There is an abundance of fire service professionals who use the term aggressive to describe themselves, their crew, or their department. This is typically meant as a reference to interior tactics supported by vertical ventilation when operating at structure fires. The word aggressive conjures a level of pride for some and liability and injuries for others. Aggressive means different things to different people within our business, so I thought it would be interesting to look at the definition and interpretation from multiple viewpoints.
Aggressive is defined as an adjective with the following description:
1. Ready or likely to attack or confront; characterized by or resulting from aggression.
“He’s very uncooperative and aggressive.”
**synonyms: hostile, belligerent, bellicose, antagonistic, truculent, pugnacious, combative, two-fisted, violent, macho, confrontational, quarrelsome, argumentative, warmongering, warlike, offensive.
2. Pursuing one’s aims and interests forcefully, sometimes unduly so.
“An aggressive businessman.”
**synonyms: assertive, pushy, forceful, vigorous, energetic, dynamic, bold, audacious, in your face, feisty.
DYNAMIC AGGRESSIVE (SMART)
Right off the bat, we should recognize that a majority of the synonyms have a negative connotation. I would bet my money that those who use the term expecting it to have a positive fire service meaning would contend that “pursuing one’s aims and interest forcefully” best describes what we want aggressive to mean. We would also associate with the synonyms assertive, forceful, vigorous, energetic, dynamic, and bold instead of those with a negative flair.
I have always thought being an aggressive firefighter meant that you were physically fit enough to perform at a high level, you understood fire behavior and building construction, you understood your capability and were competent with your equipment, you understood your limitations, and you made smart decisions that allowed you to adapt to the situation when needed. This allows you to eliminate some of the risks associated with the environment. Now that’s a pretty tall task to accomplish, but to me that’s aggressive. It means that because I can process what is going on and apply knowledge, equipment, and strategy, it allows me to reduce risk, not eliminate it, but I can manage it. Isn’t that what risk management is? All this is done to provide a potential victim the best chance of being rescued, and when that is accomplished, or the conditions are deemed unsurvivable, then we reassess and adjust our tactics based on managing the remaining risks vs. gains. We may not look at it in those terms, but that is what we do.
To have that same interpretation of aggressive, you would have to be physically fit, understand fire behavior and building construction, know the capability of your equipment, be competent with the equipment, understand your limitation (and that of your crew), and have the ability to make dynamic fireground decisions while understanding the strategy of rescue. If you don’t possess these abilities, then you naturally have a different interpretation of aggressive. I say it that way to make you think, because most of you taking the time to read this probably do have those traits and skills, but many in our business do not. In fact, many do not have those traits and skills for a host of reasons that include organizational dysfunction, mission creep, a lack of focused leadership, and bad hiring or recruiting practices.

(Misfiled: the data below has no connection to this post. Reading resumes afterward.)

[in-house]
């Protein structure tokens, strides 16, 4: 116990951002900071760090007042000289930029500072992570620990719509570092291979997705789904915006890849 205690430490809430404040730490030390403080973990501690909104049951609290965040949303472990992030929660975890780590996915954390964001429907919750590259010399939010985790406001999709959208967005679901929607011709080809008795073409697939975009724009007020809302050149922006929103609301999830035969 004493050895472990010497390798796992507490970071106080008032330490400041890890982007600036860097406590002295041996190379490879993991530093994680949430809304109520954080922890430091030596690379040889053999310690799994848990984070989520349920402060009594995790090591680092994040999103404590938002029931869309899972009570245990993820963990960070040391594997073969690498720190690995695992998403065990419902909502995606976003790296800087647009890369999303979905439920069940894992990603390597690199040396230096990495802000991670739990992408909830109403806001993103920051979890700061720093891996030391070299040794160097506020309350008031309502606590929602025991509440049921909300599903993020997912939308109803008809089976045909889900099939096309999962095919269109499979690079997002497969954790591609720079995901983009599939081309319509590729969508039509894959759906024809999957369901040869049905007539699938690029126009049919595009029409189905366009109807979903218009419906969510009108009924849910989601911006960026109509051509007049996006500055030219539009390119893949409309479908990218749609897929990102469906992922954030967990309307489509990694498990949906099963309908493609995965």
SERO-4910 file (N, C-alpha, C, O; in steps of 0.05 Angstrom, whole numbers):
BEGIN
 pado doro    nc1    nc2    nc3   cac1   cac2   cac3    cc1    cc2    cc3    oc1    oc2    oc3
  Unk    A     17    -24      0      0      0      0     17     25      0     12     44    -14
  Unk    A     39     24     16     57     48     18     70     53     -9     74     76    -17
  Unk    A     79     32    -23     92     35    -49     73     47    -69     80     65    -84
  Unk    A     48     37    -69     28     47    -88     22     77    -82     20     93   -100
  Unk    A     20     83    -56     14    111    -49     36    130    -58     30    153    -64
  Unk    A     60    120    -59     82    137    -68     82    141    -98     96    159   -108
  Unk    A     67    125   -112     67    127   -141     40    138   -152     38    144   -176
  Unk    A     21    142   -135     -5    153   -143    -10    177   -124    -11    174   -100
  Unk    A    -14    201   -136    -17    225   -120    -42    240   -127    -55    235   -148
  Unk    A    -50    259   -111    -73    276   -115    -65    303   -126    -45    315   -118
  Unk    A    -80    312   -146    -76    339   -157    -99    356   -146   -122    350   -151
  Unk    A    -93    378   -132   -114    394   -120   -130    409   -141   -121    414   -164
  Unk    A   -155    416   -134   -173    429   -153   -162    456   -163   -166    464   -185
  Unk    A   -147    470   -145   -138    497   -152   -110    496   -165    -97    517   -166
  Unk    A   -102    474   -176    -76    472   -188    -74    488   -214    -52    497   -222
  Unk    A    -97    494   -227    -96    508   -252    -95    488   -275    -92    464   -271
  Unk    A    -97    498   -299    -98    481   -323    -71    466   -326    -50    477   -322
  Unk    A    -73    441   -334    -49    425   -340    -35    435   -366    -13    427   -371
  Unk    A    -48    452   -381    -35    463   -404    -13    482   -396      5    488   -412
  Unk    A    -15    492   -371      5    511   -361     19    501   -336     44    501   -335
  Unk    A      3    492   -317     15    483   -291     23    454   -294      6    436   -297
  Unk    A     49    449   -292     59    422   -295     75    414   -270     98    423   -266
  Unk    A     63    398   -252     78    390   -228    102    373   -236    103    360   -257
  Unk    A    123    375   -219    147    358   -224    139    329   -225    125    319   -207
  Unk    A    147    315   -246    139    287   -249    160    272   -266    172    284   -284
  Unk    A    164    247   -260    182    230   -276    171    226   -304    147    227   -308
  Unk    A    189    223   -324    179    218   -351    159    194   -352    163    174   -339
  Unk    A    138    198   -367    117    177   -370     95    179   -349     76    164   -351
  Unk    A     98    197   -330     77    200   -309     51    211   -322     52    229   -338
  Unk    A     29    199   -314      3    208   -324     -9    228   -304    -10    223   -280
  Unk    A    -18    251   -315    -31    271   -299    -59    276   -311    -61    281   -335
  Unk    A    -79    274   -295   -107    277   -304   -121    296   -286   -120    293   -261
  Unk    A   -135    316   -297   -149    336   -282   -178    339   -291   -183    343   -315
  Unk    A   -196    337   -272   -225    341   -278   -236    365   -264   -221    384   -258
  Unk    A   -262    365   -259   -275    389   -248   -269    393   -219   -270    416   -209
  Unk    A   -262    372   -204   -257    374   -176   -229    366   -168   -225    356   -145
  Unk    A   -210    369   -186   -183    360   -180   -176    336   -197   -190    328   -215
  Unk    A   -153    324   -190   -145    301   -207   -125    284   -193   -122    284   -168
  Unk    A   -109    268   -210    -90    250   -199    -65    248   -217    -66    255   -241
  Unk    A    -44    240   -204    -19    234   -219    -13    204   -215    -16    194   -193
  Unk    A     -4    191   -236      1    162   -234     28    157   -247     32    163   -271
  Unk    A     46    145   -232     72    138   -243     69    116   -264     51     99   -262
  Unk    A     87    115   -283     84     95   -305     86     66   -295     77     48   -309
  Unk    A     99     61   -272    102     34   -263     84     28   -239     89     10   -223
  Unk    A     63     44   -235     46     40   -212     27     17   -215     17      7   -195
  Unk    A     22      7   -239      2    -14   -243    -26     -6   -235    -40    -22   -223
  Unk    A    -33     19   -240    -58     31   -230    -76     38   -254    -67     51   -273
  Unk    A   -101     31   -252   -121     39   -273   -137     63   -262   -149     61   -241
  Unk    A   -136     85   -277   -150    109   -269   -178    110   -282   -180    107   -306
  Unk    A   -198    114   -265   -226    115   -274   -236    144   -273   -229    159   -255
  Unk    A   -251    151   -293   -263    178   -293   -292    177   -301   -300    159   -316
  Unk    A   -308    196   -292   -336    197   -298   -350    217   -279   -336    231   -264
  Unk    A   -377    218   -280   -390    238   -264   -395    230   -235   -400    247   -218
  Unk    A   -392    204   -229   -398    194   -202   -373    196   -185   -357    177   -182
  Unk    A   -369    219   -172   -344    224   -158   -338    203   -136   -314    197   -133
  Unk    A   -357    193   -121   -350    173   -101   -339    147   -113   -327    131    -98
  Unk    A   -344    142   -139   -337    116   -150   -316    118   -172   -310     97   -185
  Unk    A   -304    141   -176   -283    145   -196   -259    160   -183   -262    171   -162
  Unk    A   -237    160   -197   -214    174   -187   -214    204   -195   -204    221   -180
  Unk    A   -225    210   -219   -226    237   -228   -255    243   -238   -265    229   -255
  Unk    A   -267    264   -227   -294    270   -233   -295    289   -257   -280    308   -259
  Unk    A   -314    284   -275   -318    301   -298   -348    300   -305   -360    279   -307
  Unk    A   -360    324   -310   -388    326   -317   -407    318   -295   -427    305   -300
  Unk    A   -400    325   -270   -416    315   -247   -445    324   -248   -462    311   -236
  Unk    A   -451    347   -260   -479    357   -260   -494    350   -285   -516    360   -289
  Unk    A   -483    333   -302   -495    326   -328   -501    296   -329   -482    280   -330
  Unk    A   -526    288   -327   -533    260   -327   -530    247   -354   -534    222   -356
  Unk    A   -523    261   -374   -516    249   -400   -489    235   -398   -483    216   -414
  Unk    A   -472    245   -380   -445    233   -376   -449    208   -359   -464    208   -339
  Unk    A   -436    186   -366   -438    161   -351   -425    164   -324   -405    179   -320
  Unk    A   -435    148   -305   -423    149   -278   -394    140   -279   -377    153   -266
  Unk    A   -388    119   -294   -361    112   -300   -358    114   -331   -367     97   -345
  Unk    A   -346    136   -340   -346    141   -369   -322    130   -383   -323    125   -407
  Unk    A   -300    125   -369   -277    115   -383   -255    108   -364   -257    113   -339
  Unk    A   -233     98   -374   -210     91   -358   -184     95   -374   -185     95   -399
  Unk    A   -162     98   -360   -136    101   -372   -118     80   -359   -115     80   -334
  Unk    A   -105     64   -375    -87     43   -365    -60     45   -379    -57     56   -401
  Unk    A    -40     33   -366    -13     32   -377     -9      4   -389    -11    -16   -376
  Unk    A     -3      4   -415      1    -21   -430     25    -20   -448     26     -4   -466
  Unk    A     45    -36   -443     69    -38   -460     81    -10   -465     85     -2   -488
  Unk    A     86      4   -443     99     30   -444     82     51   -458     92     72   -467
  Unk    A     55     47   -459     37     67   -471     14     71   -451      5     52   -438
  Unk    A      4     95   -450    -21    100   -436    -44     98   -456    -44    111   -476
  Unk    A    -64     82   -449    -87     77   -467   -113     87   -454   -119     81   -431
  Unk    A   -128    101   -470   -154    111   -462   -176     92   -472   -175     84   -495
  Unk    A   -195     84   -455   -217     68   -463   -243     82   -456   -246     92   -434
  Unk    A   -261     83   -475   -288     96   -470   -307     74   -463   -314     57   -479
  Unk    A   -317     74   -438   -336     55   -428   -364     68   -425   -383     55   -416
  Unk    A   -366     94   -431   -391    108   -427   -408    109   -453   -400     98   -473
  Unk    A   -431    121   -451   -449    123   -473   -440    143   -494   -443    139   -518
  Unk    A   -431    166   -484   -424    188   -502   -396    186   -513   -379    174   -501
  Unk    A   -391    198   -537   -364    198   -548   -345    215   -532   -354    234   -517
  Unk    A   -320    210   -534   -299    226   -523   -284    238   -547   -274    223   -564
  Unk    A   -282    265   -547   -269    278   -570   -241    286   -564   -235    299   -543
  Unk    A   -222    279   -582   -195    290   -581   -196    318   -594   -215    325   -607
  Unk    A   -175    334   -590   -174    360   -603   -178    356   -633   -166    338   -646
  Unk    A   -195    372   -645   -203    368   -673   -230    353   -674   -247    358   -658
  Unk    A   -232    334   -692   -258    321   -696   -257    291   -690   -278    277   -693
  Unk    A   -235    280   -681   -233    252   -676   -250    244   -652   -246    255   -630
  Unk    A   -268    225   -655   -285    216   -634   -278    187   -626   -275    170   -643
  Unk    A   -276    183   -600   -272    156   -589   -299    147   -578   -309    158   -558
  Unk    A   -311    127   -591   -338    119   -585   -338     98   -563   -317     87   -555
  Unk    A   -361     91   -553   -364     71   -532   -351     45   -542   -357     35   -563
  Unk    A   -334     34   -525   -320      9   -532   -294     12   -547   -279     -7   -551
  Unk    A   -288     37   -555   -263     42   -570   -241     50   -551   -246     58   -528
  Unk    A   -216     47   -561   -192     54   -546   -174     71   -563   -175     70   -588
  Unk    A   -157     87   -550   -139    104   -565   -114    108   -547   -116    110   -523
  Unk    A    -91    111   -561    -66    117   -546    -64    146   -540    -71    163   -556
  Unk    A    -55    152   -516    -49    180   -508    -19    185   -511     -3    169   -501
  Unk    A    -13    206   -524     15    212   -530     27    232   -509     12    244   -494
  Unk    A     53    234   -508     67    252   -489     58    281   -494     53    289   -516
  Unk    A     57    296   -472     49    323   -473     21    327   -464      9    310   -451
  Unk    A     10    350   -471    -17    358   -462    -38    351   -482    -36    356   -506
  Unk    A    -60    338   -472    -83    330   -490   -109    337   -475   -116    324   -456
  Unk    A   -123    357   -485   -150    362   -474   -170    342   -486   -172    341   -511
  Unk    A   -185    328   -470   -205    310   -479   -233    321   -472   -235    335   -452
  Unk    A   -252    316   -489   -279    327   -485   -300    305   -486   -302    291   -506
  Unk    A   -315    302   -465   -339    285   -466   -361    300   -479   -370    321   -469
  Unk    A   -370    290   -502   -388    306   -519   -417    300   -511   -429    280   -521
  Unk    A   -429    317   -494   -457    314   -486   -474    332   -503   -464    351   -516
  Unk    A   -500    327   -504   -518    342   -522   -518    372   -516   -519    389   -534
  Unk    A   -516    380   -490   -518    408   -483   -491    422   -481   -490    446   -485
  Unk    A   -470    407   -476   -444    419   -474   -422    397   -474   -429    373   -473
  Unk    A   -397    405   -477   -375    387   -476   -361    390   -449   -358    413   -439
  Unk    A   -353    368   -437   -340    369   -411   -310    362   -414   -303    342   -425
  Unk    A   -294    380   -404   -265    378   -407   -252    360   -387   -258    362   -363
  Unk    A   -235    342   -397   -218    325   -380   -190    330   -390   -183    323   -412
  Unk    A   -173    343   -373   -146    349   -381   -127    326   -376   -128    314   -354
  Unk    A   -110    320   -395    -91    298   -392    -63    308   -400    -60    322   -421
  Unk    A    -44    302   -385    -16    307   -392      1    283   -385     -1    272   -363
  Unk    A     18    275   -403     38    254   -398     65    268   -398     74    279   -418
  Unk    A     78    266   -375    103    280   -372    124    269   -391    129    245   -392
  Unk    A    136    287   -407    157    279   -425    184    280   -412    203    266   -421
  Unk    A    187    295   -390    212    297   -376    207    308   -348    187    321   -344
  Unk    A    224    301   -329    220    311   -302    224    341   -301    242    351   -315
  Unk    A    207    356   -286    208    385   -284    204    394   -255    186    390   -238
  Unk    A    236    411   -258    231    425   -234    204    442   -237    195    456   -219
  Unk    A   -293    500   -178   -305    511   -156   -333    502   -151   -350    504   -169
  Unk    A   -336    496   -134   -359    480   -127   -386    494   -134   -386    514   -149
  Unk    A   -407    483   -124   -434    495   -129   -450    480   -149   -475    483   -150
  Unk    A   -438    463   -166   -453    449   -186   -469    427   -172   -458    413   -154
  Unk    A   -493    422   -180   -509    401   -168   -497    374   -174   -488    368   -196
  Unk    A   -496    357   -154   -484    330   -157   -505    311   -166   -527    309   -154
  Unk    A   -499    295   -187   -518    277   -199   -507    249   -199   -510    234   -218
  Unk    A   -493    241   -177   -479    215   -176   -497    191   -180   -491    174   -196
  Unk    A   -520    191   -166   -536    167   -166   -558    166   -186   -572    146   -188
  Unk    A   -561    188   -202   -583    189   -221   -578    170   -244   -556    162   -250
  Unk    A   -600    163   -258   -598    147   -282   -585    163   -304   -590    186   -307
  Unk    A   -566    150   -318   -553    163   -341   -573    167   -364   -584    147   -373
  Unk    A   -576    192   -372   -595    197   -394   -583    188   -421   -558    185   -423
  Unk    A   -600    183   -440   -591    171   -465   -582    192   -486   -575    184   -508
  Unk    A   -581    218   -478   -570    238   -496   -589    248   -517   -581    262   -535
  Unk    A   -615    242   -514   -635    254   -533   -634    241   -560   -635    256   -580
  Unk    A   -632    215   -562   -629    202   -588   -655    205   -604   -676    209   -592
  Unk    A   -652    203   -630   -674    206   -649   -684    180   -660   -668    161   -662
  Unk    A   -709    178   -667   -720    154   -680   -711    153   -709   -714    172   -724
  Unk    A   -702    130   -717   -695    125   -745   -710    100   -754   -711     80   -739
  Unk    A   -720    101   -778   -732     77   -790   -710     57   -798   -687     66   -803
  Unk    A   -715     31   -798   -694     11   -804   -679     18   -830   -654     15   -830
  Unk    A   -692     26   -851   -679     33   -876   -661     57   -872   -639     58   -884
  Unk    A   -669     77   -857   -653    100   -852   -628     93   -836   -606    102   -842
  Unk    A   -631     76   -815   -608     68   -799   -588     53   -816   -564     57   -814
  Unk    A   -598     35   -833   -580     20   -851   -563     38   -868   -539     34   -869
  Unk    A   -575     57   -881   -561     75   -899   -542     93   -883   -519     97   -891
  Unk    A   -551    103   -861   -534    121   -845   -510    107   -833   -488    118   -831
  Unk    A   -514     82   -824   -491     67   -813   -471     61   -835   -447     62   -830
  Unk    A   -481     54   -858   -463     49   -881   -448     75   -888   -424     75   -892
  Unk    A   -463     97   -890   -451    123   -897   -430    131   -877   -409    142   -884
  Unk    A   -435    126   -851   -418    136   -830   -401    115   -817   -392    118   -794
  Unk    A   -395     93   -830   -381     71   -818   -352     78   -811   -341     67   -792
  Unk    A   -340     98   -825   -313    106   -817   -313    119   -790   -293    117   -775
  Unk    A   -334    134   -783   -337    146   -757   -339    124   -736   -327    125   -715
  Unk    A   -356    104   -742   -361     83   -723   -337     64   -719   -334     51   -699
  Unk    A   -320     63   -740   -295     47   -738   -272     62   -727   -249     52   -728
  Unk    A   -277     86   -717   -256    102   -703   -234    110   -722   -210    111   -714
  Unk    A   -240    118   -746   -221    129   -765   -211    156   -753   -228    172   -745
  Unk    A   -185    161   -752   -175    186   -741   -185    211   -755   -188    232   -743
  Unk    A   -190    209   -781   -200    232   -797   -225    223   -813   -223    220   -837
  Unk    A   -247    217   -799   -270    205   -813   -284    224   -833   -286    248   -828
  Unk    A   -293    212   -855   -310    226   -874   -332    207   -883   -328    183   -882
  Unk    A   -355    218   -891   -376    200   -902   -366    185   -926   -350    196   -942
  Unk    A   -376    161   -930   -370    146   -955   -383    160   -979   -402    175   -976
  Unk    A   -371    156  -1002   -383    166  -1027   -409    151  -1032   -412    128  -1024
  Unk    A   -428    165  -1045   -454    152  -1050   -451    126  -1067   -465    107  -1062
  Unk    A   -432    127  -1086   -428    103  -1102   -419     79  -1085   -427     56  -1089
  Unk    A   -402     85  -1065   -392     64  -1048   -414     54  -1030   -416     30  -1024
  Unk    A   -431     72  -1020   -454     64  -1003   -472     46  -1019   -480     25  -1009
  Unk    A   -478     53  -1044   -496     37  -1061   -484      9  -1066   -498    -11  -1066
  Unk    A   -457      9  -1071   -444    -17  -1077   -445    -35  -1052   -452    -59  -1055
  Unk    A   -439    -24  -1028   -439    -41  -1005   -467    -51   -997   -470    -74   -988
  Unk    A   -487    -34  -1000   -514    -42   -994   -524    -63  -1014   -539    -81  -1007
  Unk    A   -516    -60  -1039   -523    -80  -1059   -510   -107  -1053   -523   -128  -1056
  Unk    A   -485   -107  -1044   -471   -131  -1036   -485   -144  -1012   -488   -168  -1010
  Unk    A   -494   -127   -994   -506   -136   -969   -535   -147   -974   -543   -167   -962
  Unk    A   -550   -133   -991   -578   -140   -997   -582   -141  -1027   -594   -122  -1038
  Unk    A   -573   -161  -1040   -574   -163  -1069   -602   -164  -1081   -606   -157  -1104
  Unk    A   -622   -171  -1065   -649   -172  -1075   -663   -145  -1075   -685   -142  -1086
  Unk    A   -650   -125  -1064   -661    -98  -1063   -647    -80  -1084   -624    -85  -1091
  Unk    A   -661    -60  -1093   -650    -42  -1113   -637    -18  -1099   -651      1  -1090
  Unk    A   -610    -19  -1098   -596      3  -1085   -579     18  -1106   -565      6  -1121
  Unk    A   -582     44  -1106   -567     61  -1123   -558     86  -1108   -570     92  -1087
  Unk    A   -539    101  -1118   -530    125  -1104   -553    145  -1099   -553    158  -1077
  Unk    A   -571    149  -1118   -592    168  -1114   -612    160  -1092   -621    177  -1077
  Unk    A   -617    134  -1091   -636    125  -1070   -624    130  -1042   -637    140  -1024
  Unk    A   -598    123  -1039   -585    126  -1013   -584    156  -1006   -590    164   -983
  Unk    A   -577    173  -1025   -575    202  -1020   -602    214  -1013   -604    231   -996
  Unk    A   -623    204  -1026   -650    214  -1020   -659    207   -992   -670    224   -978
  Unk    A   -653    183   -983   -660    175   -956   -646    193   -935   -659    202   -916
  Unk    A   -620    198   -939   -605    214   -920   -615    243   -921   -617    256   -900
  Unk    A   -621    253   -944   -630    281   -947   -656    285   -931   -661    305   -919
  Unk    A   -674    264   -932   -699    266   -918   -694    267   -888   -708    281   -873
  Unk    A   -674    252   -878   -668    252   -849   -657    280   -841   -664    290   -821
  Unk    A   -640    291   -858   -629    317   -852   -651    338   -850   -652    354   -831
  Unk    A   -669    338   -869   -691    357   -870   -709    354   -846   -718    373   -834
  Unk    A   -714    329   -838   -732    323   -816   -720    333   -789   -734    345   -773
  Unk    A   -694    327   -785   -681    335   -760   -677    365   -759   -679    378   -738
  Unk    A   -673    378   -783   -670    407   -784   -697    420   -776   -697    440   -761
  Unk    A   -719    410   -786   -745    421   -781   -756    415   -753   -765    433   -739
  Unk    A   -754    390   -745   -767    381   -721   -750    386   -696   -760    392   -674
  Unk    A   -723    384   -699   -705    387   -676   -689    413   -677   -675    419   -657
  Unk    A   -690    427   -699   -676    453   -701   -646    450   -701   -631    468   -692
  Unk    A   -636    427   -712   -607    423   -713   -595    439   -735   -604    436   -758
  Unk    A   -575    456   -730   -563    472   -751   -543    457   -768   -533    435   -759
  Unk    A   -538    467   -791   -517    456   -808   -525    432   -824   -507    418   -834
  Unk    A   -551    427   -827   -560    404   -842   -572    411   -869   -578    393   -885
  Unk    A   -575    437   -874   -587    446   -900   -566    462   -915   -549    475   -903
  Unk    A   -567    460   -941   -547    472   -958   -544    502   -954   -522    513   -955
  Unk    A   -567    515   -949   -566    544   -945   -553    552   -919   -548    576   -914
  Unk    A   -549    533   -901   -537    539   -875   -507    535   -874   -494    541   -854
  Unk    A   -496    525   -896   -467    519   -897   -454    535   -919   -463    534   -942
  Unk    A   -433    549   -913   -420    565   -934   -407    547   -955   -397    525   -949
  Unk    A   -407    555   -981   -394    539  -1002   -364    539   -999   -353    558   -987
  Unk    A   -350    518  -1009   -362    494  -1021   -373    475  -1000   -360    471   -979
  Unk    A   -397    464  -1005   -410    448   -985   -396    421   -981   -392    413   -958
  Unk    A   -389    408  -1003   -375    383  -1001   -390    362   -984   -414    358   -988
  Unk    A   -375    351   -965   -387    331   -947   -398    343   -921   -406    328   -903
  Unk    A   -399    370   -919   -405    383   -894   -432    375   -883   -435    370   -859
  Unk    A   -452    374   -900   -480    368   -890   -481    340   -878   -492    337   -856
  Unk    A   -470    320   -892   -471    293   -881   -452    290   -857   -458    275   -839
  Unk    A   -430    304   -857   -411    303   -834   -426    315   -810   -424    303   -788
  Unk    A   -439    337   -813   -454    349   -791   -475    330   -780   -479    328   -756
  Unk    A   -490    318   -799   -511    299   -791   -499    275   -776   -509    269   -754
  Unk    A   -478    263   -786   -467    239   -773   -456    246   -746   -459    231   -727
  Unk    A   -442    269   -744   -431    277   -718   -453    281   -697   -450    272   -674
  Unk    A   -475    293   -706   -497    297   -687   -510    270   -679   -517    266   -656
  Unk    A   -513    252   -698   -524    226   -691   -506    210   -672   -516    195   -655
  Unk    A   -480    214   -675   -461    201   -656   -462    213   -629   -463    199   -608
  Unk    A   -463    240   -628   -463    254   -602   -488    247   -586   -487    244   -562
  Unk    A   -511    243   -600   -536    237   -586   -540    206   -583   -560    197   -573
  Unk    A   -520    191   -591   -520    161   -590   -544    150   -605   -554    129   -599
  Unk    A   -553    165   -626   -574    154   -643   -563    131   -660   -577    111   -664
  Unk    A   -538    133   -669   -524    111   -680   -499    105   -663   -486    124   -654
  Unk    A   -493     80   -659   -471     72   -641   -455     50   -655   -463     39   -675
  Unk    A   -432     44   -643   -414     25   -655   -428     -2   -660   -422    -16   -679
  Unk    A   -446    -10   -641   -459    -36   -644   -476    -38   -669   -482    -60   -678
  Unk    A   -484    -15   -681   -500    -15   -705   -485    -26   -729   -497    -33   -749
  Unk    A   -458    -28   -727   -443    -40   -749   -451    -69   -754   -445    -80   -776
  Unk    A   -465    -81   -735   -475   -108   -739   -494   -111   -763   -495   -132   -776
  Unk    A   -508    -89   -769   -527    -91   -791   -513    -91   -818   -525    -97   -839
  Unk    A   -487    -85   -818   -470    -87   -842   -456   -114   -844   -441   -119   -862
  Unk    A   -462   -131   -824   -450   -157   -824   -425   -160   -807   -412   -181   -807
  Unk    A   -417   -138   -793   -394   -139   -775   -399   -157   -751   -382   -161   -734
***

The problem is not always only the responsibility of the organization. There is also a personal responsibility for lacking the knowledge and skills. If your organization is not providing adequate training for you, go get it somewhere else. For so many though, it is enough to wear the shirt, carry the badge, hang out at the firehouse, and hope someone will know what to do when we get there!
MACHO AGGRESSIVE (DUMB)
There are those in our business who enjoy the status and respect that come with the uniform but may not live up to the lifelong pursuit of professionalism. They, however, want to be like you, and they want the respect that you have, so they also tout themselves as aggressive firefighters. Many of them are very tough and fearless; unfortunately, they practice based on a war of attrition strategy while you operate more like a special operations warrior. (You accept the possibility of injury or death for the purpose of rescue, but you are not a kamikaze pilot.) Their definition of aggressive is ready to attack or confront. They associate with the synonyms hostile, combative, macho, confrontational, and argumentative. They believe that being an aggressive firefighter means that you are not afraid of getting burned, falling through the floor and breaking a leg, or dying like a kamikaze to put that fire out. They are worried that you might not understand where they are coming from, so they often give themselves away with a plethora of helmet stickers to let you know they aren’t afraid of anything! They may be spotted off duty wearing a fire department T-shirt with a statement about cheating death.
The difference in mindset is that the thrill of the fight against the fire is their primary motivation—no matter what the gain is. There is no rescue size-up or strategy. It is just man against fire. It’s proving toughness by being able to take the heat, burn the gear up, and come out looking like a “real” firefighter. This mindset requires no decision making and no cognitive learning skills because there is no strategic thinking, just the same tactics used at every fire despite building construction, the stage of fire, or the conditions. These are good but lost people.
If we look at history, we could say that lining up in columns and marching across an open field toward our enemy would be macho aggressive. Getting close with a smaller, more maneuverable force; using the cover of the land or tree line; being a good shot and picking our targets; and firing then adjusting for the next shot would be dynamic aggressive. If we were really outnumbered and the odds were against us, we would use heavy artillery to try and gain an advantage. Again, this would be both smart and dynamic and not considered weak or risk averse.
Unfortunately for us, the two paradigms exist just in the context of the term aggressive. This creates a dilemma for the fire service managers. A conflict exists regarding what aggressive is because we display at least two extreme versions of them with many variations and combinations of gray. Some managers have chosen the easy way out and managed to the macho aggressive or have lumped everyone who is aggressive into one bad liable category.
If a fire chief or high-level decision maker is to understand aggressive in our (your) terms, he would need to be physically fit, understand fire behavior and building construction, know the capability of our equipment, be competent with the equipment, understand our abilities and limitations, understand the abilities and limitations of crews, have the ability to make smart dynamic fireground decisions, and understand the strategy of rescue. Without this, it would be difficult to make a sound decision or understand our (your) version of aggressive. Does that explain some of the direction, decisions, and policy we see today?